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Ripkens to build field in Aberdeen for at-risk youth

Growing up Ripken gave Cal Jr. and Billy stability, something not every child has. Recognizing that, the baseball brothers and the foundation named for their late father are hoping to provide some stability for children in their hometown of Aberdeen.

A new youth development park, courtesy of the Cal Ripken Sr. Foundation, is being planned to be built across from the Aberdeen branch of the Boys and Girls Clubs of Harford County.

Cal Ripken Jr., along with his brother, Billy Ripken, and Cal Ripken Sr. Foundation Chairman Francis Kelly, addressed the Aberdeen City Council Monday evening to announce the upcoming project. Billy Ripken made the announcement first, prompting laughs from the audience about being the "favorite son" for a few seconds.

Ground for the synthetic park, which will be named after Cal and Billy Ripken's mother, Vi, who was in the audience Monday, should be broken this year.

The Cal Ripken Sr. Foundation has been raising money and building these all-purpose, all-weather parks for years, Kelly said, starting at Memorial Stadium in Baltimore.

The purpose of the parks, and the foundation as a whole, is to use baseball as a "hook," Kelly said, to teach values to at-risk youths.

"The whole purpose is to try and reach at-risk youths and give them the same values that Cal Sr. gave to his family," he added.

These fields in particular, as Billy Ripken said, are to provide kids with a place where they can "feel safe, confident" and to "grow and learn."

"It's not about giving kids a chance to play in the big leagues," he said, "it's about giving kids a chance."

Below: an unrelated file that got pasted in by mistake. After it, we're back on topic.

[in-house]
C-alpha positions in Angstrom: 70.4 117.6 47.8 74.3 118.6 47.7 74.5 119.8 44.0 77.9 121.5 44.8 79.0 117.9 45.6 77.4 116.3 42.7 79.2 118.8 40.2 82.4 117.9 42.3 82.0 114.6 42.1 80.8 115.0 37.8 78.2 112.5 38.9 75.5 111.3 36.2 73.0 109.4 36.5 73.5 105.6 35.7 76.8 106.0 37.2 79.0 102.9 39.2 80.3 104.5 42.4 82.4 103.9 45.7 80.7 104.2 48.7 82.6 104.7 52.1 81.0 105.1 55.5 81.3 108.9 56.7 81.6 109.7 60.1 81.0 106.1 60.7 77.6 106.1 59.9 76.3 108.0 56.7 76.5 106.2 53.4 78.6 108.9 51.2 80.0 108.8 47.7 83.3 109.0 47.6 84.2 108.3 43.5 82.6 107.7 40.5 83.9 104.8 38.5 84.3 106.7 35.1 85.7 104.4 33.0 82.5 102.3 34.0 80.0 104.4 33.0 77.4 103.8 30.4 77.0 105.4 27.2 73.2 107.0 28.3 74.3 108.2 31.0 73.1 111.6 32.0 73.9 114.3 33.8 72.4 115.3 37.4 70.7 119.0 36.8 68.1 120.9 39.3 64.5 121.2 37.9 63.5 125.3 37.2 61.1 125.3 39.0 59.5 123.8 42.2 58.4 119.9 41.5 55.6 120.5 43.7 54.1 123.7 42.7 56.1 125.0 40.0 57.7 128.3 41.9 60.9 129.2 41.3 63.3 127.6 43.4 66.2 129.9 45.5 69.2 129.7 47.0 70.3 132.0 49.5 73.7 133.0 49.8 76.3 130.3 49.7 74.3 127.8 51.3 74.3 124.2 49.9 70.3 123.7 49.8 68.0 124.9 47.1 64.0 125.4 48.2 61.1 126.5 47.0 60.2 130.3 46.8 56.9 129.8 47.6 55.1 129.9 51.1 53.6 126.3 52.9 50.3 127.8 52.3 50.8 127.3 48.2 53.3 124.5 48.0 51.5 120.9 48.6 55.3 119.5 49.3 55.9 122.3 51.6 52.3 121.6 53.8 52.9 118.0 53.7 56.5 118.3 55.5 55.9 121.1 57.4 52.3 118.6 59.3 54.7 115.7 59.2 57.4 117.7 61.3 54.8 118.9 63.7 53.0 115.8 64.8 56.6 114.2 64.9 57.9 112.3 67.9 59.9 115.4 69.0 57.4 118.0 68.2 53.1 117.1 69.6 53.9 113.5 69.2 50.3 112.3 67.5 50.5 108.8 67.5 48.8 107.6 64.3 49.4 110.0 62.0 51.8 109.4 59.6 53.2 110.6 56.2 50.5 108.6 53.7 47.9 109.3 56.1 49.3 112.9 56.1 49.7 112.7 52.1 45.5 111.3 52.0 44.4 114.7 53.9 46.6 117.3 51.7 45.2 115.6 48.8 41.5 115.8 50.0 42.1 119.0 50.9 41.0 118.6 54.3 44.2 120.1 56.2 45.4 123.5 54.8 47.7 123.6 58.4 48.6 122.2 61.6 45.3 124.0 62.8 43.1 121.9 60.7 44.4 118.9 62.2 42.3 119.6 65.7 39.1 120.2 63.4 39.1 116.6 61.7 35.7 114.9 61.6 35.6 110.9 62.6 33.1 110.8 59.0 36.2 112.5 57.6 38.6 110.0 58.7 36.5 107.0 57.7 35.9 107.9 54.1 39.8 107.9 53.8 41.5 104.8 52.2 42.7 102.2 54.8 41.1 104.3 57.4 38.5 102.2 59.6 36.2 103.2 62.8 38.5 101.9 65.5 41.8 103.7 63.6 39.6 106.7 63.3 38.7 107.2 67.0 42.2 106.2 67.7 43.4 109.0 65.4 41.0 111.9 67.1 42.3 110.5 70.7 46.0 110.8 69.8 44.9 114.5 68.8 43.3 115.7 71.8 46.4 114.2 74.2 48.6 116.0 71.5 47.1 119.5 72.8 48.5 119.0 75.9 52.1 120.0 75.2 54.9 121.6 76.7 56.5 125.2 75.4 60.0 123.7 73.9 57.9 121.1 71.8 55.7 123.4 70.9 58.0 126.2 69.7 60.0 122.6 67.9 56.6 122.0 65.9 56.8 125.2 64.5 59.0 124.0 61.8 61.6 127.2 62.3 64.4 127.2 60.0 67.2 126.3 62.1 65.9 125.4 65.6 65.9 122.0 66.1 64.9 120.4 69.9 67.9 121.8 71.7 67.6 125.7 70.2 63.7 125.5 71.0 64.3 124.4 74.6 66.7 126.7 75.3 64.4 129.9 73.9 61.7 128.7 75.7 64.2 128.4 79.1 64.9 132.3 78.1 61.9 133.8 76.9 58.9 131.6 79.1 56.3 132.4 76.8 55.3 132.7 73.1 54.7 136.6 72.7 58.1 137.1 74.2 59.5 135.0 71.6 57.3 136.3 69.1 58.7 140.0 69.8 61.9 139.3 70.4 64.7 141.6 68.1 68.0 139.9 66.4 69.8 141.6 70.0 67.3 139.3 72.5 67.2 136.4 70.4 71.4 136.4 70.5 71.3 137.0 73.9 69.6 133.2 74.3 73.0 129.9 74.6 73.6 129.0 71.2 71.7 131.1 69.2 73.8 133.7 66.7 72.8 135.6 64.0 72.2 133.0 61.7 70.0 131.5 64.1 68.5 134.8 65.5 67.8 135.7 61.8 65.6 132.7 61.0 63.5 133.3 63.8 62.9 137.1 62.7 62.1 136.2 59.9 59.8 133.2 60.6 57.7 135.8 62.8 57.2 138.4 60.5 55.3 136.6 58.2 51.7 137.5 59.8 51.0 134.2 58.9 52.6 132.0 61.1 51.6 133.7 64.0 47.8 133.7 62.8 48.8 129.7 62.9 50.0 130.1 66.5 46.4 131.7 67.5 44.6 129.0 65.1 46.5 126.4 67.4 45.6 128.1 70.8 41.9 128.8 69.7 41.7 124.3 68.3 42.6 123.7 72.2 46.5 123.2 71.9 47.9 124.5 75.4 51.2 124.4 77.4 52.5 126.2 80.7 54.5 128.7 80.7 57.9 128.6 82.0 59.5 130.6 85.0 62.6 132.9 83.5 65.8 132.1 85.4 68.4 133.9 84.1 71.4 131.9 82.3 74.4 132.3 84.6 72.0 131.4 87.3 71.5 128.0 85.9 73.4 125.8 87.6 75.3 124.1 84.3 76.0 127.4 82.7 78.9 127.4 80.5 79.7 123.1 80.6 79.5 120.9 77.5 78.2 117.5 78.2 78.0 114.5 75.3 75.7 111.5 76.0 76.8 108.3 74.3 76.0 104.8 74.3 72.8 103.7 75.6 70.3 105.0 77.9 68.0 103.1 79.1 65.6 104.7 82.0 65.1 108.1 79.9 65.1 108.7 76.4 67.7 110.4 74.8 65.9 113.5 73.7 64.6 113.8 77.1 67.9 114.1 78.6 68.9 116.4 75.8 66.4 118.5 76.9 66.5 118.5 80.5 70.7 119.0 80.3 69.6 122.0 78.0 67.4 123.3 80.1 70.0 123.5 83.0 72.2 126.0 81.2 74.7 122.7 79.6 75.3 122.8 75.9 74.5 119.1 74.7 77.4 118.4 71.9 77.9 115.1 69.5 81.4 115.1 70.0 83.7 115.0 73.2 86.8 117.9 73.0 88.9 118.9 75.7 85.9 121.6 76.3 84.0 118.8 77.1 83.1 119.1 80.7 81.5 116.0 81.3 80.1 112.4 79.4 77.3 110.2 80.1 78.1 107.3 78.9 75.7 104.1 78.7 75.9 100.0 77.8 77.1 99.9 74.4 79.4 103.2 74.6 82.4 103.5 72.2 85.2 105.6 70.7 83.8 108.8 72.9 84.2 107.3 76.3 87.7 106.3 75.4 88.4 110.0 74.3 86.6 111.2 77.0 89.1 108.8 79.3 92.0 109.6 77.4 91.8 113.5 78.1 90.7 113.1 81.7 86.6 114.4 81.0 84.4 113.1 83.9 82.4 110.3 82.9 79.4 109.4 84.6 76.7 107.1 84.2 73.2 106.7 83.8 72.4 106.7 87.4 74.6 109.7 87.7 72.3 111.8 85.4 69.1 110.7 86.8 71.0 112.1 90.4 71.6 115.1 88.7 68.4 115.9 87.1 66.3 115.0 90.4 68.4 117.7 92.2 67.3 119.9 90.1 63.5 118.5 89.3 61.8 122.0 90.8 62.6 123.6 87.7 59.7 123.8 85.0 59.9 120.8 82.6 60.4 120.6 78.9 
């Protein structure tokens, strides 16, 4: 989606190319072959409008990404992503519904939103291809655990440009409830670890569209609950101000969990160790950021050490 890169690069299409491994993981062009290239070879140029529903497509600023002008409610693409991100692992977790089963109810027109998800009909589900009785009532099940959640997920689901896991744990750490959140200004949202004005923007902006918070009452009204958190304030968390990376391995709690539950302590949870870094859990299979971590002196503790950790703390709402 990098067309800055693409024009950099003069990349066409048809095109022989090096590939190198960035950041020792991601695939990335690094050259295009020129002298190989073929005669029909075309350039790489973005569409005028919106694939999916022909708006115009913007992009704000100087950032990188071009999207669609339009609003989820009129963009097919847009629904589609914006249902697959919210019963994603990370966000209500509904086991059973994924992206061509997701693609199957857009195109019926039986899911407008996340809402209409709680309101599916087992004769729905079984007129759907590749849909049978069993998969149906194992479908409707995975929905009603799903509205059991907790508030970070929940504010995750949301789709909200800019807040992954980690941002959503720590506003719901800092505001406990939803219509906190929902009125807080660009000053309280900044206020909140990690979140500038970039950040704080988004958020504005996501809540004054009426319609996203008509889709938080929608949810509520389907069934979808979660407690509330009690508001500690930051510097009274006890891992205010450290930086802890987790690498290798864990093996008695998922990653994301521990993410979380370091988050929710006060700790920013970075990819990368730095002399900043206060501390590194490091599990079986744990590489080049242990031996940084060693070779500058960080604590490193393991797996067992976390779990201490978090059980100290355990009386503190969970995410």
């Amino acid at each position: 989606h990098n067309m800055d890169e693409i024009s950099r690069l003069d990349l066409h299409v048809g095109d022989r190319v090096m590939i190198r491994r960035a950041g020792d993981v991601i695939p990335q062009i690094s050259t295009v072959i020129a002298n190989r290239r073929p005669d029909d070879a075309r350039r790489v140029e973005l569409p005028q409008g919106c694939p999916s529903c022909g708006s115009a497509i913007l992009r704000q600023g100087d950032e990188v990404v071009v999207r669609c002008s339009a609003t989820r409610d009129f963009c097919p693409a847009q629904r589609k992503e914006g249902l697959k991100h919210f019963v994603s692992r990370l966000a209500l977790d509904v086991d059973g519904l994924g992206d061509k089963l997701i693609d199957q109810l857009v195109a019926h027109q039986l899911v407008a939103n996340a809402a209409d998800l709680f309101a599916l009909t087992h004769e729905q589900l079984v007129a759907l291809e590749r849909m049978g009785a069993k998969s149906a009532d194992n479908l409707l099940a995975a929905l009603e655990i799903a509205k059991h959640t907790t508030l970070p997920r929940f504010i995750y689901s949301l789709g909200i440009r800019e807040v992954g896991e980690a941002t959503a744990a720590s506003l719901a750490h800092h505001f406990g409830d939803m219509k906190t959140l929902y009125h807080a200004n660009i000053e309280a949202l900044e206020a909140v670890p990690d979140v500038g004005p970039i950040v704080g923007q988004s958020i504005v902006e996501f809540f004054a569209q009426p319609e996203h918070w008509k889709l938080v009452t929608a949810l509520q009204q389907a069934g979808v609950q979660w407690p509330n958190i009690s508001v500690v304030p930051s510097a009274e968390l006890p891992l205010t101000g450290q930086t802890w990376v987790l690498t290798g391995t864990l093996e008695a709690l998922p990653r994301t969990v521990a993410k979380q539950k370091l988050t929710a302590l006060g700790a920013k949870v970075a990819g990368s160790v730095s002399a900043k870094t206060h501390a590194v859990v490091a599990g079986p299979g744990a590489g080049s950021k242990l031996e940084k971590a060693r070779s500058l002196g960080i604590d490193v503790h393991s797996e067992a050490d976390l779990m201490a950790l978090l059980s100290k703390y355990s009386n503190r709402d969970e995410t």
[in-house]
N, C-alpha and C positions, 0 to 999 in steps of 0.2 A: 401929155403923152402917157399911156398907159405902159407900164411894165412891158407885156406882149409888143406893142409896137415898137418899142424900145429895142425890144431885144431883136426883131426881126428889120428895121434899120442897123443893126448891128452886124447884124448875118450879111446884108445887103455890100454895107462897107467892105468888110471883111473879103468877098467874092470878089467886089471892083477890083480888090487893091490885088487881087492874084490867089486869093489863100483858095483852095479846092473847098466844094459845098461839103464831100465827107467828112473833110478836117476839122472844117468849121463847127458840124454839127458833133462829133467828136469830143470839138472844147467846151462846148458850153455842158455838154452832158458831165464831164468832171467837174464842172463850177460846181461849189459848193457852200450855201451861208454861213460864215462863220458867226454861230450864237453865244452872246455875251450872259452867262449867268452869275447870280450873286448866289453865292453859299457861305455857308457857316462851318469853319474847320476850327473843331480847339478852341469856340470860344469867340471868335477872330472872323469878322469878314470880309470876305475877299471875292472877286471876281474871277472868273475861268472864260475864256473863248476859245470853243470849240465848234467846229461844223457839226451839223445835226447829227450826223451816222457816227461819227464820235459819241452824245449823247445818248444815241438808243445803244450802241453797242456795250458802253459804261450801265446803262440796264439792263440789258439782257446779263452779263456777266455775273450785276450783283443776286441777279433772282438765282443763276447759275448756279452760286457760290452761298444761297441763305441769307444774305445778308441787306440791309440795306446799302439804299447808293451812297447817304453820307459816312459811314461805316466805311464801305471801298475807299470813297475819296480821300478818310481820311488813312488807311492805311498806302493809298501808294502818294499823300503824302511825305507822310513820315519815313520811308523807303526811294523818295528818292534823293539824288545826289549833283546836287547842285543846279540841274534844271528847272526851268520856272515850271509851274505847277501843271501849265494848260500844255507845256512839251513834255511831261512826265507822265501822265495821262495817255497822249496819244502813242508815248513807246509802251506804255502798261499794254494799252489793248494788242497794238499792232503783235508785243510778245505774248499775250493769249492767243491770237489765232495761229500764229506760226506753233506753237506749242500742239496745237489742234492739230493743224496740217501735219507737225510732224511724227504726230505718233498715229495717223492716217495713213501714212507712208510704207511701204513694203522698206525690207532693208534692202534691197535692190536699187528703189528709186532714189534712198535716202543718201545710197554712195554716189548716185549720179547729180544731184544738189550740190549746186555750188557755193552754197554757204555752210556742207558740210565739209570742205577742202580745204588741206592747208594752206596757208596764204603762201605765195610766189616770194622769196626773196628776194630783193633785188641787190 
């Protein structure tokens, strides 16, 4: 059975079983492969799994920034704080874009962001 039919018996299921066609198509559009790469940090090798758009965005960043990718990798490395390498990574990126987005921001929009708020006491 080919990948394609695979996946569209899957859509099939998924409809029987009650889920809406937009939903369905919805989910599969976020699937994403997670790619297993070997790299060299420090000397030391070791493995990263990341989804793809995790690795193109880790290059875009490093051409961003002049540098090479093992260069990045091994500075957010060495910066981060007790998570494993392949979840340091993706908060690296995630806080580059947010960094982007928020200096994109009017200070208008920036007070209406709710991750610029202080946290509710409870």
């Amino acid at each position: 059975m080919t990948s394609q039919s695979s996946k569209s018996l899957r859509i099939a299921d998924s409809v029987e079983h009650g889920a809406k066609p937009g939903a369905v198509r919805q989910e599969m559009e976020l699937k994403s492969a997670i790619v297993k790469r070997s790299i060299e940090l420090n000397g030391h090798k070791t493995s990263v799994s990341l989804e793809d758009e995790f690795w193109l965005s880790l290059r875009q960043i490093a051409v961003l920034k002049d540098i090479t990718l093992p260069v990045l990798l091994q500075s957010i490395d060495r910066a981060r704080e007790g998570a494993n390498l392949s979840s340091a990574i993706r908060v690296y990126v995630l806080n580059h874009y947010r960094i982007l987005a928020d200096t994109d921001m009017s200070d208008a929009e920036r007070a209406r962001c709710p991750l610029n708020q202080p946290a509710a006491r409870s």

When completed, the field will be gifted to the Boys and Girls Club. It will also be 100 percent synthetic, Billy Ripken added, and even in 20 years will maintain its condition. Cal Ripken, too, spoke about Cal Sr. during the presentation, saying his father loved kids and influencing them.

His dad had an "affinity," Cal Ripken said, for kids who didn't have as much structure at home and it was in his spirit that they started the foundation and these projects. The announcement to name the park after his mother was a surprise, too, Cal Ripken Jr. later noted.

It was Vi Ripken who urged him to find a way to give back, Cal Ripken said, adding that baseball has been a platform.

Harford County Executive David Craig was also at the meeting and said that in addition to the city contributing the property, the county is working to secure grants to help the foundation raise the money necessary to build the park.

After his presentation, Cal Ripken reiterated the goal of providing at-risk youths with a safe place to be and an opportunity to grow "positively and productively," as well as the importance of bringing this project to his hometown.

Building the park in Aberdeen and incorporating the Boys and Girls Club "made perfect sense," Cal Ripken said, because of his parents' involvement in that organization, which Vi Ripken continues today.

"Sometimes you don't always think first of where you came from and I think we should," he said. "When we started building parks down in Baltimore, Billy and I, and our sister, Elly, were talking about how we can do it here, so we figured out a way to do it here."

Copyright © 2015, The Baltimore Sun
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